Compulsory Modules:

Legal Research Methods
Intellectual Property Law
Data Protection Law
Dissertation on any topic within International Intellectual Property Law
Optional Modules (choose 4)

International Criminal Law
International Human Rights Law
Children’s Rights in Domestic and International Law
European Human Rights Law
EU Internal Markets Law
Competition Law
Global Trade Law
Comparative Corporate Governance
International Banking Law
International Commercial Arbitration
International Law of Armed Conflict
Dealing with the Legacies of the Past
Structure
January intake: Taught modules are undertaken in the period of January to June and September to January and will involve the study of 120 credits. The dissertation (or equivalent) is valued at 60 credits and is undertaken during the period of June to September.

September intake: Taught modules are undertaken in the period of September to June and will involve the study of 120 credits. The dissertation (or equivalent) is valued at 60 credits and is undertaken during the period of June to September.

Teaching will mostly be seminar-based which will promote group and individual interaction, which also ensures that every individual student is encouraged to contribute to discussions. Seminar-based teaching enables lecturers and students to discuss issues and investigate topics in greater depth, and develops critical thinking and solution-based learning skills in students; whilst also allowing the course teachers to monitor closely each individual’s progress. Emphasis will be placed on the use of virtual learning through the mechanism of the Blackboard computer-assisted learning system and databases such as Westlaw and LexisNexis. Throughout all modules, comparative elements with other legal systems will be emphasised.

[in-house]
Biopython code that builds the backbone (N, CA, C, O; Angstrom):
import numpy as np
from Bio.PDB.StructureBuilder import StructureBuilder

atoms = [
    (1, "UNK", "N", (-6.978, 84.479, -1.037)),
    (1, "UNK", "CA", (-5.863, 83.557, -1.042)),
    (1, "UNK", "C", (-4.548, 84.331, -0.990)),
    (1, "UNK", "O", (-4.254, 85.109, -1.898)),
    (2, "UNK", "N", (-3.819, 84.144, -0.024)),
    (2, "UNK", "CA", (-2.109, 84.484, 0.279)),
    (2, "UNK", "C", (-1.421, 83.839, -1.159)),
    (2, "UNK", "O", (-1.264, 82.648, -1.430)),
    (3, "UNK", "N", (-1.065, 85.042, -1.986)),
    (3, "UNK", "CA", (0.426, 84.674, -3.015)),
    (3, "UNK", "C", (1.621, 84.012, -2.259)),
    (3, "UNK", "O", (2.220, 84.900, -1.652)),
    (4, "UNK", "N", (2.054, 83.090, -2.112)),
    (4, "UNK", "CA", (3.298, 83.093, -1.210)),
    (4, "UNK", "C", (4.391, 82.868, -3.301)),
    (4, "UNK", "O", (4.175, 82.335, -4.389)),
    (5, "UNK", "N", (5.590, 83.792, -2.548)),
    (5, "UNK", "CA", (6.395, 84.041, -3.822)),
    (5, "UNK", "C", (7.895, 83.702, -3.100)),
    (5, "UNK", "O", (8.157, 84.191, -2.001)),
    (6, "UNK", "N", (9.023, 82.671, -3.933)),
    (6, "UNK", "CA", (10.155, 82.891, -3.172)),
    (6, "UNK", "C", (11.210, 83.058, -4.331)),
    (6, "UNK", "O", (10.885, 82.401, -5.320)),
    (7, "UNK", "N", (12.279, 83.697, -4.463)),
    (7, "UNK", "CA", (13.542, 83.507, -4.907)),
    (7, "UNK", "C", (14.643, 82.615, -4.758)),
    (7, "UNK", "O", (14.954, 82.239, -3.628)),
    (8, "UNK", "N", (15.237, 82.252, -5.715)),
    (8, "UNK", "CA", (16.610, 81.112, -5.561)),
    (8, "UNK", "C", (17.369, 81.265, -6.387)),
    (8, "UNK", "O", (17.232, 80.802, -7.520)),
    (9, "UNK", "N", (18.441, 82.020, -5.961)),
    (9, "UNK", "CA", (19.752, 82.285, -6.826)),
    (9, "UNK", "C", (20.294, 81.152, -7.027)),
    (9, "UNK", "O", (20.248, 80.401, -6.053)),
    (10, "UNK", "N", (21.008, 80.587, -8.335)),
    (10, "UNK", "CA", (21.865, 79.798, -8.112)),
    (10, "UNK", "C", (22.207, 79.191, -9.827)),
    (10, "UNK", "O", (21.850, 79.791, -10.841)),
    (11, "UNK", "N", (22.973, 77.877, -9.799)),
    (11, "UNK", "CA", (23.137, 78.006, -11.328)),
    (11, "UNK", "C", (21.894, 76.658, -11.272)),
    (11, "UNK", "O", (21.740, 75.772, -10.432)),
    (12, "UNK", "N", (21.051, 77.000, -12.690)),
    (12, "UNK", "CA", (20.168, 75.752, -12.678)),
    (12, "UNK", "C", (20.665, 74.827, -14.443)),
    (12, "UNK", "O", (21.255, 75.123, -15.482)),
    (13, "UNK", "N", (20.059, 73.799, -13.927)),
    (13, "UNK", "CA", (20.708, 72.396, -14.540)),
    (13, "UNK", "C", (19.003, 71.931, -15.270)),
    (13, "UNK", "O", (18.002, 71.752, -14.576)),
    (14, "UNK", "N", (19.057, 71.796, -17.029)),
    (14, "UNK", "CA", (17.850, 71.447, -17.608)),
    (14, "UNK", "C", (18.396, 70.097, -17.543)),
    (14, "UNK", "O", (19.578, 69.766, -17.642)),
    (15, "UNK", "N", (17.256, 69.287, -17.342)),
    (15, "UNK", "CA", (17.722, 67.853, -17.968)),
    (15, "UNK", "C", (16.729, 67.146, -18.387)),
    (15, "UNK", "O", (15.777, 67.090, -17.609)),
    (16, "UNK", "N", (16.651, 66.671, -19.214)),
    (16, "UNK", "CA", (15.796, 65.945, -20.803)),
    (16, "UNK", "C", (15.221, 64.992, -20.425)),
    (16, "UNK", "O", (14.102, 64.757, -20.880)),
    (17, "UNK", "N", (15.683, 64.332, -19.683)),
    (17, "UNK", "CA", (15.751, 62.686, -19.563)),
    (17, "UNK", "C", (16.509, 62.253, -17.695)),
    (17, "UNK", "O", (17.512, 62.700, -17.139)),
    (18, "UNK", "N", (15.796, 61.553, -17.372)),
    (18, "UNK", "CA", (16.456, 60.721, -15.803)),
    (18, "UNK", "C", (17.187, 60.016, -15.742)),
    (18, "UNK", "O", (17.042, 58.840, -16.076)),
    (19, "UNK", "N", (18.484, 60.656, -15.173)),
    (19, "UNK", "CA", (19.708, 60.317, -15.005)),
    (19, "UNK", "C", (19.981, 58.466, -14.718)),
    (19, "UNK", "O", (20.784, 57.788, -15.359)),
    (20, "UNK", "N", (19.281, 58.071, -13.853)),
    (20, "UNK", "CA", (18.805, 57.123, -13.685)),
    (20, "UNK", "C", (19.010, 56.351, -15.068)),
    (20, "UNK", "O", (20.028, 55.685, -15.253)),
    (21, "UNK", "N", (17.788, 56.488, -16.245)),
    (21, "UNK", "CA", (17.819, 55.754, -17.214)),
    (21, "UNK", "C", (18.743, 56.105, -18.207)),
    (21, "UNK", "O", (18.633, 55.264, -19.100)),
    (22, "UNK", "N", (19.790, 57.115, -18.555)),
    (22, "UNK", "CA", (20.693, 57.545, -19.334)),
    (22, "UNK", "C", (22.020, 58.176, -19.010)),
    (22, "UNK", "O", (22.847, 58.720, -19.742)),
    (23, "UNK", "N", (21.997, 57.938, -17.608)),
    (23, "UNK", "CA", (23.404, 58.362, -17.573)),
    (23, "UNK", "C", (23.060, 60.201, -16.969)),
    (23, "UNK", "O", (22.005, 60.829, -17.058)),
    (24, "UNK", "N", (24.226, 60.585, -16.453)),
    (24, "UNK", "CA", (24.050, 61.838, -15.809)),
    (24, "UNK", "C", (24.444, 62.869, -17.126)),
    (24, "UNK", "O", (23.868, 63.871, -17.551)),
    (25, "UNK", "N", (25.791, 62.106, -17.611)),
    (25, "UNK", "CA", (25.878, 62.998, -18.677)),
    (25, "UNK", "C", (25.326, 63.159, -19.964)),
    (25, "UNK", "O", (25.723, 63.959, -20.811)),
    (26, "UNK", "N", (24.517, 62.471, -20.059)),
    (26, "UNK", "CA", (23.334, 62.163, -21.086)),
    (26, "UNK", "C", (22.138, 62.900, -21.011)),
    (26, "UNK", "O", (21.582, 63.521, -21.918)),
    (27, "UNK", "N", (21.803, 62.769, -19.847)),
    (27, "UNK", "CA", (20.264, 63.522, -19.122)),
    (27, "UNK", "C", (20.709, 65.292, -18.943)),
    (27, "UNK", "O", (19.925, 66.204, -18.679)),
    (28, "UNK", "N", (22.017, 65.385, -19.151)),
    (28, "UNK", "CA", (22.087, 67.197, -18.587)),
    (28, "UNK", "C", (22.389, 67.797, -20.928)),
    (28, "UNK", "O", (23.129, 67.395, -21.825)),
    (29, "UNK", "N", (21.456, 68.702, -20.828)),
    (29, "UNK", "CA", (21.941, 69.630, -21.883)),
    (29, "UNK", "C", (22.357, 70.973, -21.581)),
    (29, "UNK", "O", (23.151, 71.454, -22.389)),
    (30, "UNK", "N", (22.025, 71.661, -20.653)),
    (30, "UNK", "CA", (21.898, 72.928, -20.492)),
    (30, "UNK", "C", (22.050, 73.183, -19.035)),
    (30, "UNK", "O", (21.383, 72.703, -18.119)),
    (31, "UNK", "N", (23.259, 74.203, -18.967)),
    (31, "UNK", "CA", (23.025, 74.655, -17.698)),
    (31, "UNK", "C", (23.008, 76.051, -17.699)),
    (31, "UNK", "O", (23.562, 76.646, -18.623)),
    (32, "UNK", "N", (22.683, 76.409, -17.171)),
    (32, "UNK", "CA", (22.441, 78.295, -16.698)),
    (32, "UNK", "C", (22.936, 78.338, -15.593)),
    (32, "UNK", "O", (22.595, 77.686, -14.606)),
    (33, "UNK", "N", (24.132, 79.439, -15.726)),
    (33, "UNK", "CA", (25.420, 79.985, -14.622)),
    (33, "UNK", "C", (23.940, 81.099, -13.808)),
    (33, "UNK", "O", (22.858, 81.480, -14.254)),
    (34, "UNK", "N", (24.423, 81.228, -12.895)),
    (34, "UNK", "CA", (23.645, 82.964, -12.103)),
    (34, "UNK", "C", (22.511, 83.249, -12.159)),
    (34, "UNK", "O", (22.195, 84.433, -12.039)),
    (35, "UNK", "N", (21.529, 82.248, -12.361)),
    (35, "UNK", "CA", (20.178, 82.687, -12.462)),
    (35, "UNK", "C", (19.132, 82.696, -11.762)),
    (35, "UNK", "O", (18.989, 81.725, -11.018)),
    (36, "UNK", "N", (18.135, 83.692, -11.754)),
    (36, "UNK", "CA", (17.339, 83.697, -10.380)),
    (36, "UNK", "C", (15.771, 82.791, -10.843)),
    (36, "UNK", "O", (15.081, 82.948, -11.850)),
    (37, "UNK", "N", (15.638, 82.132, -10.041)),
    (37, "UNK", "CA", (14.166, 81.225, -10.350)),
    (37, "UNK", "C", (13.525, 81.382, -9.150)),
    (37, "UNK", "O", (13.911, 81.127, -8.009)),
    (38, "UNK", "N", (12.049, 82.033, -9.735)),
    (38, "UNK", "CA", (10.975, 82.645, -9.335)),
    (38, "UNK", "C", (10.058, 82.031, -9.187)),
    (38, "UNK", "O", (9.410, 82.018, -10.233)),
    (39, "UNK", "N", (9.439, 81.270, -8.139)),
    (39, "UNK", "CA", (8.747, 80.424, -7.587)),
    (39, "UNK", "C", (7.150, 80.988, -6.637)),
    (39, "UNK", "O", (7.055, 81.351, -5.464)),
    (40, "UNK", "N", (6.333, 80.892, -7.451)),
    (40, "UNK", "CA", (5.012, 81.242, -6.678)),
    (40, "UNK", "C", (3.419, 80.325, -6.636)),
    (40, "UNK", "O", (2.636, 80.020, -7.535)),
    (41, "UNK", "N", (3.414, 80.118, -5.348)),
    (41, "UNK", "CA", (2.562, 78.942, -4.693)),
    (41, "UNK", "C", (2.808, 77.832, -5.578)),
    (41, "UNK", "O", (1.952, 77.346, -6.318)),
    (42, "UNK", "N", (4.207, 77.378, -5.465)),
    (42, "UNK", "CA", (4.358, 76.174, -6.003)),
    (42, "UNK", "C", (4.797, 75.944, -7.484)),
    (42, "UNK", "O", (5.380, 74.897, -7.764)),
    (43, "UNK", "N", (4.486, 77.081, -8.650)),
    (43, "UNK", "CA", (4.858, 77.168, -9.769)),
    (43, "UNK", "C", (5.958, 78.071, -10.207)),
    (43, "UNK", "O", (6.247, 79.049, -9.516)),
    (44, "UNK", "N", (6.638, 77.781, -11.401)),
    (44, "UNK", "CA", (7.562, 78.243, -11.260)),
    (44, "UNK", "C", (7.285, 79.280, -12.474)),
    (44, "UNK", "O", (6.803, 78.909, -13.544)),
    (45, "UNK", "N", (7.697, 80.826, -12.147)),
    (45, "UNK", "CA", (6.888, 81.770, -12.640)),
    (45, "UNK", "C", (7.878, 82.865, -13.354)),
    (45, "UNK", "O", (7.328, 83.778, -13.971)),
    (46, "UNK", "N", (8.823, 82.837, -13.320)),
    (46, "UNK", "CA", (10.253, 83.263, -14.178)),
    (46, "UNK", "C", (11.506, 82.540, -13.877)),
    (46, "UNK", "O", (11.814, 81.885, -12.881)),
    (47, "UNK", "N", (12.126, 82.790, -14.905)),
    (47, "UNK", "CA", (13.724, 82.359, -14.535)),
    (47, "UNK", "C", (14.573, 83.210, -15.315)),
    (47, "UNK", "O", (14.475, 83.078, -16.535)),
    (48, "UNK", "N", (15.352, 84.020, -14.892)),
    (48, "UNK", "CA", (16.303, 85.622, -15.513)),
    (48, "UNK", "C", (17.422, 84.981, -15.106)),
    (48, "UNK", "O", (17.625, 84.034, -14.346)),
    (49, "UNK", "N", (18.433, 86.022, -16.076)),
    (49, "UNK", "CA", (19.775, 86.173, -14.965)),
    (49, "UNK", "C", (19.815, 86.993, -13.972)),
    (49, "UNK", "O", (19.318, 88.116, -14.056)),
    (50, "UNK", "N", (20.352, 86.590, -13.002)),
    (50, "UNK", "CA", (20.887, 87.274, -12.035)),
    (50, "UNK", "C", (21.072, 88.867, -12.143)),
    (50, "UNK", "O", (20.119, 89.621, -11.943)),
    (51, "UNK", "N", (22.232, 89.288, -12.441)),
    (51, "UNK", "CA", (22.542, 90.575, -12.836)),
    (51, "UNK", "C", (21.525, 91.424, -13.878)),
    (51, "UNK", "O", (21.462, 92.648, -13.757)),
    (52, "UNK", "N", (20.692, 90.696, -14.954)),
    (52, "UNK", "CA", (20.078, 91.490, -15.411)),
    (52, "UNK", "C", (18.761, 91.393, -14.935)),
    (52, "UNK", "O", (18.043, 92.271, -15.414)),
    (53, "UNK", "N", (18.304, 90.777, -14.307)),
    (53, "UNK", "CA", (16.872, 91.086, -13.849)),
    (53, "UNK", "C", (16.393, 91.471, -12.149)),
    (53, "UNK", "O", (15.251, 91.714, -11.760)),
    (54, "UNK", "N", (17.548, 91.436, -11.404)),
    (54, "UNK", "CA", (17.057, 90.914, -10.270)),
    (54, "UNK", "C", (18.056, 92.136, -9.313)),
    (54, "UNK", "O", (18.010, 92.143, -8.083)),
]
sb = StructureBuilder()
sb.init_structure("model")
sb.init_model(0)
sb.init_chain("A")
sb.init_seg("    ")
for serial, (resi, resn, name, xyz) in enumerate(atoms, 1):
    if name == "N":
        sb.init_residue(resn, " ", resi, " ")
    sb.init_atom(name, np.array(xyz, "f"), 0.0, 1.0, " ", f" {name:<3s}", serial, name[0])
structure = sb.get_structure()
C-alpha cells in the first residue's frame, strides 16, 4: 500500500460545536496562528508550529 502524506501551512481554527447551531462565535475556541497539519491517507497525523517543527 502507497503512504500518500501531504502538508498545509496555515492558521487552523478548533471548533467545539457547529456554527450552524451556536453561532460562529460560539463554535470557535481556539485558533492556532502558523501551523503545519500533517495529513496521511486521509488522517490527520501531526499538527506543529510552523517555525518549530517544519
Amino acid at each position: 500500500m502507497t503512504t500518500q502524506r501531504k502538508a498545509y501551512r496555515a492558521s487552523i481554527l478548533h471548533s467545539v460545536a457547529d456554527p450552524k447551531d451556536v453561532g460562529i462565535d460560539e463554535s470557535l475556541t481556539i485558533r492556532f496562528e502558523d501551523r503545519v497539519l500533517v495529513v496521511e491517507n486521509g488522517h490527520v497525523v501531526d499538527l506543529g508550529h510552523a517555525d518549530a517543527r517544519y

Read less
Bangor University School of Law
Distance from Bangor: 0 miles
Bangor University is a major international research centre in relation to the operation of national and European law and policies on public procurement law. Read more
Bangor University is a major international research centre in relation to the operation of national and European law and policies on public procurement law.

1 year LLM option (Full time programme)
2 years (Executive intensive block release programme for professionals)
The main educational aims of the programme include:

To provide candidates with postgraduate level knowledge and skills in the area of national (UK and Irish), European and International (WTO, World Bank and UNCITRAL) Public Procurement Law and Strategy.
To build up specialist legal skills and knowledge to equip candidates to operate in the interface between legal principles that apply in the Public Procurement environment and the strategic objectives of interests to organisations in the public and private sectors.
To provide a flexible programme enabling candidates to develop national, european and international perspectives on Public Procurement law issues and practice, which will open up a whole new area of opportunity for graduates.
A strategic element of the programmes is the presentation of learning from the perspectives of both the public procurement function and private sector supplier organisations, to help advance understanding of the complex issues organisations involved in public sector tendering face, and to develop more creative legally compliant public procurement solutions.

This is achieved through carefully designed module options and collaborative teaching involving the use of academic and expert procurement law and strategy specialists.

Employment Opportunities